Sanofi’s Olivier Brandicourt has said acquisitions will help the French drugmaker grow as its diabetes franchise takes a beating in the U.S., but the CEO has been unable to pull off a major deal. Now some investors are getting restless.
Sanofi was first outbid by Pfizer for cancer biotech Medivation and then Actelion snubbed the French drugmaker as soon as Johnson & Johnson returned with renewed interest in a deal. Brandicourt, at the economic forum in Davos, Switzerland, defended his record to Reuters, saying that Sanofi is not going to overpay to do a deal.
Brandicourt said the investors he has spoken with appreciate the company’s fiscal discipline. “When I see investors they seem to be very happy for us not to have spent $14 billion on Medivation," he said.
The executive apparently hasn’t spoken with Frederic Rozier, a Sanofi investor and fund manager with Meeschaert who expressed frustration during a conversation with the news service about Sanofi’s inability to pull off a significant buy.
"A lot of fund managers and historic shareholders are fed up with Sanofi and tired of seeing the stock in this 'vegetative' state," Rozier told Reuters. "Cost cutting is not enough, we want to see growth in sales, that's where we need to see progress."
For years, Sanofi relied on big sales from its market leading Lantus diabetes med. But Sanofi’s diabetes business has been under pressure from competition and payers for several years. In the company's Q3 report, Brandicourt told investors he expects sales in that category to fall 4% to 8% on average from 2015 to 2018. With its diabetes drug revenue shrinking, Sanofi is seen in need of a growth driver until new drugs and its pipeline can produce some big winners. But the company has had some serious issues in those areas as well.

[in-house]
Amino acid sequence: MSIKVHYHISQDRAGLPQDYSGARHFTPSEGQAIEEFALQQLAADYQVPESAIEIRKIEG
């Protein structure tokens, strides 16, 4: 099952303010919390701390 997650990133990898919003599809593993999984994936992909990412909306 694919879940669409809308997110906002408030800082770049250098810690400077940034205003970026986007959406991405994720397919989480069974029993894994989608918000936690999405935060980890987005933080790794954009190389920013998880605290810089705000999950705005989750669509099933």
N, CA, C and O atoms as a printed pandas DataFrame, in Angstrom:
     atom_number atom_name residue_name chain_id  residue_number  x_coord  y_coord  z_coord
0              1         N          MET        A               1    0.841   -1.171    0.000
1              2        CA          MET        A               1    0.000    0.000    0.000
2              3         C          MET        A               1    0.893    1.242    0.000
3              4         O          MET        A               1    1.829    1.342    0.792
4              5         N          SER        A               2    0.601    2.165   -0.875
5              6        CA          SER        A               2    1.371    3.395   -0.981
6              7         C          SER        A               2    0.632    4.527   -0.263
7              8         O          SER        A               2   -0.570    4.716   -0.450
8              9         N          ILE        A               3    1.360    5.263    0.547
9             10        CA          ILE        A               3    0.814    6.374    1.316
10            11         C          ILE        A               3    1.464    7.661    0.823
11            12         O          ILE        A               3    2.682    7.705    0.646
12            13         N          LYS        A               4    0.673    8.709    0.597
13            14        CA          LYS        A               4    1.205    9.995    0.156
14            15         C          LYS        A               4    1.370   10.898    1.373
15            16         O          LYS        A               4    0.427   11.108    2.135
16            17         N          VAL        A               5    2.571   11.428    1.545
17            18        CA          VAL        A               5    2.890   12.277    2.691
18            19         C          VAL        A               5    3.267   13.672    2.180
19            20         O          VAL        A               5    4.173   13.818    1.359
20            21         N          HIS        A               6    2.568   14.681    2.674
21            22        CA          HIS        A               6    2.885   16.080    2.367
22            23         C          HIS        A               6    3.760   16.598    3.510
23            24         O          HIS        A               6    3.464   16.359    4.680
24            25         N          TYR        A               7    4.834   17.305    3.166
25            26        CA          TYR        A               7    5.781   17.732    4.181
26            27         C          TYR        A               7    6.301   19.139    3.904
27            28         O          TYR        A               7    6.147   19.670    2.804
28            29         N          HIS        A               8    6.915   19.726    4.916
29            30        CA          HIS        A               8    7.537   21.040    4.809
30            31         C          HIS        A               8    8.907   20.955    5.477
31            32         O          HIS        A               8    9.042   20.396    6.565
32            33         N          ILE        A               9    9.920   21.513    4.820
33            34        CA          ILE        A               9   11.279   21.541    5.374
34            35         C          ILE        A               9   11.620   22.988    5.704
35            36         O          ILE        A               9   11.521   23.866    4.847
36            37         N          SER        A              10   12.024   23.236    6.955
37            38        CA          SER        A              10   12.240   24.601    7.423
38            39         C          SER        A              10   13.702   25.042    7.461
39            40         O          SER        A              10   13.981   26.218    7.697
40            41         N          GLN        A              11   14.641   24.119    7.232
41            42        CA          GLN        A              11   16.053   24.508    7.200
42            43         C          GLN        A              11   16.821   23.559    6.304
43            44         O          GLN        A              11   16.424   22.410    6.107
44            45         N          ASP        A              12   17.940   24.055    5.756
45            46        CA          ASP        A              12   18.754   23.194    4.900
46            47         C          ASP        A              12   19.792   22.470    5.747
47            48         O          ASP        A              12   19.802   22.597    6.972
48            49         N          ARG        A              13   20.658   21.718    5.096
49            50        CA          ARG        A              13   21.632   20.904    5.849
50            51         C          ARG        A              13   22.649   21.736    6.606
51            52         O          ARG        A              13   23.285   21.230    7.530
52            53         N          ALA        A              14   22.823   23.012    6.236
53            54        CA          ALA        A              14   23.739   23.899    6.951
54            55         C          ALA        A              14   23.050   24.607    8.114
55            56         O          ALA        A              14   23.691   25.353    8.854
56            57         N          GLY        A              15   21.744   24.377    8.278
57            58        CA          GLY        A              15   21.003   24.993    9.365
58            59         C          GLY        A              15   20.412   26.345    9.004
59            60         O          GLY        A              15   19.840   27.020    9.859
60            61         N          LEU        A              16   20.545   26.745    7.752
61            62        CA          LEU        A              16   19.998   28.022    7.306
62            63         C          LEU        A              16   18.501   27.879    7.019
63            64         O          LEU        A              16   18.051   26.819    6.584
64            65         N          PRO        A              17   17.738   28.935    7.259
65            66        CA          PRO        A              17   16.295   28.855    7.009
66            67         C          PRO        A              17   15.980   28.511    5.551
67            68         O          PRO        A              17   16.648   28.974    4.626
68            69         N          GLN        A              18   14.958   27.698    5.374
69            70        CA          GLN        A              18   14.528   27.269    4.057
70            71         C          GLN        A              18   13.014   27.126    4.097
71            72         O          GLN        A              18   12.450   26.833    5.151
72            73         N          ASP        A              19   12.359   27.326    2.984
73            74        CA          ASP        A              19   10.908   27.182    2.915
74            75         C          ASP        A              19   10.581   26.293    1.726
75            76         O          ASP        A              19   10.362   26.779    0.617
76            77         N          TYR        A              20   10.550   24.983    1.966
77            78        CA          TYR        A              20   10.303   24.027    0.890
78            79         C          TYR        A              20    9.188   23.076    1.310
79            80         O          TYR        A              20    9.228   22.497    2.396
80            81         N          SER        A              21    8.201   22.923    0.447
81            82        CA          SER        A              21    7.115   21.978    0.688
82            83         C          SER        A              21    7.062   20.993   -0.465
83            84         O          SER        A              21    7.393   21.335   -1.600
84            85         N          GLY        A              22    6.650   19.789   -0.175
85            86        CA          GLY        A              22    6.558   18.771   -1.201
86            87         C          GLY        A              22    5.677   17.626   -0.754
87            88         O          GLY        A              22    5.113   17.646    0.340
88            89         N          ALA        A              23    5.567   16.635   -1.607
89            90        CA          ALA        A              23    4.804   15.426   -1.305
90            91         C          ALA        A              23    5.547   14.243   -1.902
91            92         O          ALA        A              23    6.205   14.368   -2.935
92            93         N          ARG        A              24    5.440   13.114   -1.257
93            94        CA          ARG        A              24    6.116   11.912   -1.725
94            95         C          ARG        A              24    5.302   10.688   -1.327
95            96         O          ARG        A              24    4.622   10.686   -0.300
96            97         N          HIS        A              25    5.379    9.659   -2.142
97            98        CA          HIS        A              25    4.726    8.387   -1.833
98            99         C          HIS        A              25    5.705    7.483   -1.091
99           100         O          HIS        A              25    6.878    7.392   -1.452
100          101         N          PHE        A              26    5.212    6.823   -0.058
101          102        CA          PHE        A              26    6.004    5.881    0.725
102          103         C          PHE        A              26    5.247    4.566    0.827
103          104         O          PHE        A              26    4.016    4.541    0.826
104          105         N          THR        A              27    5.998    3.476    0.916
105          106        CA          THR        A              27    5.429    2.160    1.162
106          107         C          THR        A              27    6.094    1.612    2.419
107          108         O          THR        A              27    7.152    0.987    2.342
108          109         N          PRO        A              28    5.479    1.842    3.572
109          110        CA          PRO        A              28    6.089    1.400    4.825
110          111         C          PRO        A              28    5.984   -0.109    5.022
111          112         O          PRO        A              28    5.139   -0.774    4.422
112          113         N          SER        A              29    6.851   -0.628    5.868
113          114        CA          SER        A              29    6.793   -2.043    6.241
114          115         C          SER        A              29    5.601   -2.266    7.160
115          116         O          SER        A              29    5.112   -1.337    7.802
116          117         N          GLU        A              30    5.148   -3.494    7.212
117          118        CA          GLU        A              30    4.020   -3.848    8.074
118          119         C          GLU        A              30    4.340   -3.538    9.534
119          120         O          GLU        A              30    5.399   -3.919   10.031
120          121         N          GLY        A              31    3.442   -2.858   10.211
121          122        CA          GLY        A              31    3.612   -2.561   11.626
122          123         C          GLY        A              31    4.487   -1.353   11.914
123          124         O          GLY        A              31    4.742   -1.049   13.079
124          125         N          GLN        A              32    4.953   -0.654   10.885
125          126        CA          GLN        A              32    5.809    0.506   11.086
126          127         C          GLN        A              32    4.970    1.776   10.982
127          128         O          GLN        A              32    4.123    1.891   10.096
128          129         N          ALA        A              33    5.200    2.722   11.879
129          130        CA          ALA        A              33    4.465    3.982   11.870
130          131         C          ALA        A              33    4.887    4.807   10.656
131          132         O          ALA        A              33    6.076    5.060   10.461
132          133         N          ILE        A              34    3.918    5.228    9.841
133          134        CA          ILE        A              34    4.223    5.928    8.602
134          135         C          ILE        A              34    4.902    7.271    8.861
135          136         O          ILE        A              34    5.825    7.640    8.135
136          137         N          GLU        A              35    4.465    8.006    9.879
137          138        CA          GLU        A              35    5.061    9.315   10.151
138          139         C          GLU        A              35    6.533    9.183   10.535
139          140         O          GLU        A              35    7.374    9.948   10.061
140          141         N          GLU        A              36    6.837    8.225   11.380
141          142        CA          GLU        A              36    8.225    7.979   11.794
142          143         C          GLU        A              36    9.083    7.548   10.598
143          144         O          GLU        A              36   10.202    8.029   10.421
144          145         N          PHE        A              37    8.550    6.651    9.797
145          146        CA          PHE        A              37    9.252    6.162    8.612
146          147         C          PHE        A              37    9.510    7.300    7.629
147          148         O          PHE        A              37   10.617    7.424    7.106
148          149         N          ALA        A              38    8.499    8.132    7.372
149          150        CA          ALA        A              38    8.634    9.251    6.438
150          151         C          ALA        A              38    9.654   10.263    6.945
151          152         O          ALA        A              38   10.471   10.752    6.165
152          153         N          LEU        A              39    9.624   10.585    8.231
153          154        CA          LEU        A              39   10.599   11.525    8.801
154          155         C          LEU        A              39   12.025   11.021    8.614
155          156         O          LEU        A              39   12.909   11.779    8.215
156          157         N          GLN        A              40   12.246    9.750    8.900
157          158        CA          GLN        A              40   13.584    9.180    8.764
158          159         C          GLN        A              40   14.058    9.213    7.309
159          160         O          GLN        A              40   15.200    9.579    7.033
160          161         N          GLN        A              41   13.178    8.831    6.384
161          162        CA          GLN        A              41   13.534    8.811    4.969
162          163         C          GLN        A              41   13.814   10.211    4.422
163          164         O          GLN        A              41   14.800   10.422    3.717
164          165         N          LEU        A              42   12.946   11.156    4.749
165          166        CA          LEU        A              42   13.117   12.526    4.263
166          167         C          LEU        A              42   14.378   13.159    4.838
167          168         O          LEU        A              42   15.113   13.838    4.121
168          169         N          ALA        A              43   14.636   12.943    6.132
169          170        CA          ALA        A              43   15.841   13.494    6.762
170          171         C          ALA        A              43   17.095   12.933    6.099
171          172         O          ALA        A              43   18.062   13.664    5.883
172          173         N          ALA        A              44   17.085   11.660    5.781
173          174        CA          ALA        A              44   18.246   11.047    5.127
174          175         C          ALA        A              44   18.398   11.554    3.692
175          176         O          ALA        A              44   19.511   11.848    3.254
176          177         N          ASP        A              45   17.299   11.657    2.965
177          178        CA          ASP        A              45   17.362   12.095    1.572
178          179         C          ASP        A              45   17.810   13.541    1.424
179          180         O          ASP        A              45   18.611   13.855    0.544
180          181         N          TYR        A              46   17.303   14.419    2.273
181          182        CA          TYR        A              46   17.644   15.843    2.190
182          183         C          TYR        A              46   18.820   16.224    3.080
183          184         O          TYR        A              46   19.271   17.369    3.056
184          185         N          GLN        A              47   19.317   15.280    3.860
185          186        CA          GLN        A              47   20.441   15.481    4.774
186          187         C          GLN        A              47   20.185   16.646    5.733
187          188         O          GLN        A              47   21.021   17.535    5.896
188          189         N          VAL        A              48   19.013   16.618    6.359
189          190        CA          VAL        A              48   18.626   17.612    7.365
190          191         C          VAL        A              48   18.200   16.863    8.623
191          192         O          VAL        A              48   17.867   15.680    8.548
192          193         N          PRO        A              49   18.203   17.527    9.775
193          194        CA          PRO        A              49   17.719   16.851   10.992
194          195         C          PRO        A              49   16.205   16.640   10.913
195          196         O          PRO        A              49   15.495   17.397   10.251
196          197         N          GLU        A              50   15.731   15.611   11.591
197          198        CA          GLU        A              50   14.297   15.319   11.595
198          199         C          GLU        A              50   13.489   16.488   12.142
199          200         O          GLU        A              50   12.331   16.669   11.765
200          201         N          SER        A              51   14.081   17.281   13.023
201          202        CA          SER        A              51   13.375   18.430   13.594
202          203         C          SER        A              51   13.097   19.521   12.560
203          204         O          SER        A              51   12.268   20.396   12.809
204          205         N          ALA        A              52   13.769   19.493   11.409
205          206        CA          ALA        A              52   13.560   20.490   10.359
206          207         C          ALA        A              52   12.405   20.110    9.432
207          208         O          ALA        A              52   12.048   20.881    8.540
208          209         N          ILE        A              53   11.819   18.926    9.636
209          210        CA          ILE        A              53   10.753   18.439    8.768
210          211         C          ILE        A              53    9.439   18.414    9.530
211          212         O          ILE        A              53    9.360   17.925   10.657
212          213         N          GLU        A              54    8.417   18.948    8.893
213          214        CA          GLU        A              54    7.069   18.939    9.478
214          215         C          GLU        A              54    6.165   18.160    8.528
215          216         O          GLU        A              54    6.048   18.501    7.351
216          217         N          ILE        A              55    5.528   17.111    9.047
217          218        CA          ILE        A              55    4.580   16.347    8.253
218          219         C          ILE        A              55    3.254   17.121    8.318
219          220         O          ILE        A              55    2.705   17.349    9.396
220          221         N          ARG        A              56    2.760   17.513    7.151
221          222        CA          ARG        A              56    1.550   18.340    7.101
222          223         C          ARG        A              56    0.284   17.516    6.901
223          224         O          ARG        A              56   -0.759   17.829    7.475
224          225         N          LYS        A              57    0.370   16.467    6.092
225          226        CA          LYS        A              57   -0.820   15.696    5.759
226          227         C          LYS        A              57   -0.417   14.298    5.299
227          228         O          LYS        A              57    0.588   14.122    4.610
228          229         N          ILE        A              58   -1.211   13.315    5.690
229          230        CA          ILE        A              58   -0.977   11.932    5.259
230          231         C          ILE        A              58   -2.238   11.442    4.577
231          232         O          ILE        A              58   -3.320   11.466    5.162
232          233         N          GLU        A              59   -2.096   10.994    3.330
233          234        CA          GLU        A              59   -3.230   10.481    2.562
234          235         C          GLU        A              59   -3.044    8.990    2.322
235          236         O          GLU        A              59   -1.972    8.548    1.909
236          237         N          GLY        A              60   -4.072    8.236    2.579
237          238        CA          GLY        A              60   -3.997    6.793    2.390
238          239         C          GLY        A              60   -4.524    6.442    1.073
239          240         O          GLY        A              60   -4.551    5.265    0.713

A U.S. federal court judge this month ordered Sanofi to quit selling its Praluent PCSK9 cholesterol drug after competitor Amgen won a patent fight against it. Sanofi and partner Regeneron have appealed but the legal limbo has put the future of the drug, and its potential blockbuster sales, in jeopardy. Another potential blockbuster from the two, a IL-6 inhibitor that is expected to compete with AbbVie’s Humira, has been delayed by a complete response letter tied to manufacturing issues.
Investors will get a better idea of how things stand when the drugmaker reports earnings Feb. 8, but some are expecting to hear more about cost control than growth. While investors would like to hear that Sanofi has another big M&A target in sight, at least one thinks that if it can’t or is unwilling to pay what that kind of deal requires, a series of small buys might be a better growth strategy.
"At the moment, the company is being overtaken by other groups that are offering more money," Rudi Van den Eynde, with asset management firm Candriam, told Reuters. "One can applaud that Sanofi is financially disciplined but it is a pity that it misses its targets ... it doesn't help in terms of credibility. Alternatively, Sanofi could purchase smaller companies, along the lines of the strategy pursued by Japan's Takeda. It would be more realistic."